I have to confess to being partial to the occasional Pinot Bianco. But I have a guilty feeling when I say that because I know the reason is that it won’t tax me that much. Think of a Pinot Grigio and make it a bit more soft, creamy, and peachy and that is basically what you get. A nice glass of white but one that won’t rock your world.
There are two main styles that you can find of this grape, one from France (Pinot Blanc) and the other Italy (Pinot Bianco); and they are quite different from each other. If you are a fan of Italian whites then look for the Pinot Bianco from Northern Italy; or Slovenia if you are feeling adventurous. These are crisp, dry and thirst quenching.
But then you go to the Pinot Blanc style, most notably from Alsace and it is a whole different ball game. I love these styles for being richer in fruit, more honey’d, creamy and often a little musky with a hint of residual sugar. They can be aged in large oak barrels that gives them that extra roundness. They are fantastic for matching with spicy food.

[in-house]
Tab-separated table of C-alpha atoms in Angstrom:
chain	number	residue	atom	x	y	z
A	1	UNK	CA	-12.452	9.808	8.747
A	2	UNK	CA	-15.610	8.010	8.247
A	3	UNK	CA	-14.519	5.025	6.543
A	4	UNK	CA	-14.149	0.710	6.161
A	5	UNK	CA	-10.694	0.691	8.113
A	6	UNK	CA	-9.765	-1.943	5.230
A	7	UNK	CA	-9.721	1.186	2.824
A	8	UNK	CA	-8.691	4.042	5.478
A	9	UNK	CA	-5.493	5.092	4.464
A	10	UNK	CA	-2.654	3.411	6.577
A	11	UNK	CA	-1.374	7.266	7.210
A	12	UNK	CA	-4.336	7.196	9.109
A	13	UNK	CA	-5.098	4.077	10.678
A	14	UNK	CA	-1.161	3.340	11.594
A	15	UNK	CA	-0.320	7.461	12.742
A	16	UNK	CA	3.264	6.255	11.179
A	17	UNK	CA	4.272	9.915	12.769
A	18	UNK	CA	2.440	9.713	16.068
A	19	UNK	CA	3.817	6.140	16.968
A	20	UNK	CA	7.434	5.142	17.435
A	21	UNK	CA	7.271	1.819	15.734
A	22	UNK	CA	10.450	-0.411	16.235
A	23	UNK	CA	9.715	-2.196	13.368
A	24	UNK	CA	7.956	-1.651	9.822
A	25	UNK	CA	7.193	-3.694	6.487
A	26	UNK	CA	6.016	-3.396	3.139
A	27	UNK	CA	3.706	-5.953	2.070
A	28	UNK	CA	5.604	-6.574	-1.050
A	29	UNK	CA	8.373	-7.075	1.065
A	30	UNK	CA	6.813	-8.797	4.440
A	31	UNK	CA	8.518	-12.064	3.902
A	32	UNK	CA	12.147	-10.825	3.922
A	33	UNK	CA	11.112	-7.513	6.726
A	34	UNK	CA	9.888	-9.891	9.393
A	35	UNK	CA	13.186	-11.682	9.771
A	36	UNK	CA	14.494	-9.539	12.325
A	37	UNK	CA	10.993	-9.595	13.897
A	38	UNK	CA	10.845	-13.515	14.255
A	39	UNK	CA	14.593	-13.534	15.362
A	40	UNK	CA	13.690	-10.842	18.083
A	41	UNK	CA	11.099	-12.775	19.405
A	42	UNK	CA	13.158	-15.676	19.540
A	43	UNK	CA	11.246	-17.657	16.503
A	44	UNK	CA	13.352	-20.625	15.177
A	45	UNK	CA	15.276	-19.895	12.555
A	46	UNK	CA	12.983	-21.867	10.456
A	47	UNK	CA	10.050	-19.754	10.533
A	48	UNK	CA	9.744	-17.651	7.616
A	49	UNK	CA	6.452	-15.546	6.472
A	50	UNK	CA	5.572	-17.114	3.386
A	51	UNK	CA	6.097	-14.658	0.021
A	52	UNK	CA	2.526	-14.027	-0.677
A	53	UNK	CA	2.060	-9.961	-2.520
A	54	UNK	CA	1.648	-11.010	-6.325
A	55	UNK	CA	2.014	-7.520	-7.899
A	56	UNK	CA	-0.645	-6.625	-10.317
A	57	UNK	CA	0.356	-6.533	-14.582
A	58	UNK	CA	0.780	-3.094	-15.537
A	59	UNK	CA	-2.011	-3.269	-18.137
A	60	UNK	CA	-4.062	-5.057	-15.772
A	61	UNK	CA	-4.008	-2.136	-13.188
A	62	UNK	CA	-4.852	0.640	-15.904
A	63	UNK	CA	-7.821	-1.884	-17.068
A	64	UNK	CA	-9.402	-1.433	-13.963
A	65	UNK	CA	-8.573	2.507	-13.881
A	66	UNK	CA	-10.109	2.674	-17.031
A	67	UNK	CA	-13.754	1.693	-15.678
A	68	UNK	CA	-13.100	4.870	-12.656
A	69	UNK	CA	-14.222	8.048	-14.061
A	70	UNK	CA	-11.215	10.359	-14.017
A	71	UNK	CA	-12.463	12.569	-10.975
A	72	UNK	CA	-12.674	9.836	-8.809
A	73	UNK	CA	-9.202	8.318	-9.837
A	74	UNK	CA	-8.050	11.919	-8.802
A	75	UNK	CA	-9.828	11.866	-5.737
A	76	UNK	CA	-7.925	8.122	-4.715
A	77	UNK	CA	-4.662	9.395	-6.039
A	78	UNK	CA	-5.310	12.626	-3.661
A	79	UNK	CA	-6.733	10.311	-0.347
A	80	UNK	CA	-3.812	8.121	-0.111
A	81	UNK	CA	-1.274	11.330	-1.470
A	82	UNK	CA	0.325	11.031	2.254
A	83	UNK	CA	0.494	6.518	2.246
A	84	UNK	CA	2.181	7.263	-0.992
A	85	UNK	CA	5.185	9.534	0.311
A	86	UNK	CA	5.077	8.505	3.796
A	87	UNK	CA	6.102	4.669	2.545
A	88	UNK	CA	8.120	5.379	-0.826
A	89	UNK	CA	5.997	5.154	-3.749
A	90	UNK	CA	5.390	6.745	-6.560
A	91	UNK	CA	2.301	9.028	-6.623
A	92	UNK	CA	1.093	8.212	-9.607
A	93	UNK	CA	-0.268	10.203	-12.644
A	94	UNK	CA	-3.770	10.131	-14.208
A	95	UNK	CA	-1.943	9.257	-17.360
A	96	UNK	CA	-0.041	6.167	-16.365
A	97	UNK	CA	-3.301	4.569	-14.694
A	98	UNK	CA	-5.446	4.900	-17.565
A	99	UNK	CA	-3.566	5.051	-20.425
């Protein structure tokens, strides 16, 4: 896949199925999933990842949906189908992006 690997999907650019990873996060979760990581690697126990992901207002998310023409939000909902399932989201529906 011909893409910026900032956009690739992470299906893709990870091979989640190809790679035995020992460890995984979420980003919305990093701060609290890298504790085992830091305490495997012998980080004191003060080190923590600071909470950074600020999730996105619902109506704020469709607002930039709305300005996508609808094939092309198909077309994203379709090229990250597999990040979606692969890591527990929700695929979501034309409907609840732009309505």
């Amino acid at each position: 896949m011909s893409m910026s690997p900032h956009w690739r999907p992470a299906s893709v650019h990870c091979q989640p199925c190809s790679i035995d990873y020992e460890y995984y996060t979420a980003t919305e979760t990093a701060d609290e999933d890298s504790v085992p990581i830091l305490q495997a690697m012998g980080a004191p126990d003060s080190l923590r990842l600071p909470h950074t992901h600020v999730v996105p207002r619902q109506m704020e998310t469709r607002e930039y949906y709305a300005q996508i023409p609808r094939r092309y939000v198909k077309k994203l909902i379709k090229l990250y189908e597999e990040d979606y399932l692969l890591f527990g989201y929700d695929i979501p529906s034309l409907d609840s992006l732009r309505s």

Pinot Bianco is naturally low in acidity which is why the wine can taste more soft and creamy than Pinot Grigio. It needs to be planted in the best sites to excel. Those that are higher on a hillside tend to deliver lower yields and better acidity which encourages it to be that little more flavoursome and fresh. Some ambitious styles of Italian Pinot Bianco is oak aged but this can easily overwhelm the flavour if not well handled. It is also known as Weissburgunder in Germany.
Pinot Grigio, Chardonnay (unoaked), Chasselas, Arneis, Cortese
Italy: Veneto, Lombardy, Collio, Fruili, Alto Adige
USA: California, Oregan
Other: Canada, South Africa, Slovenia
Chicken casserole, pork escalopes, mild curries or tagines (Pinot Blanc styles), asparagus or spring vegetables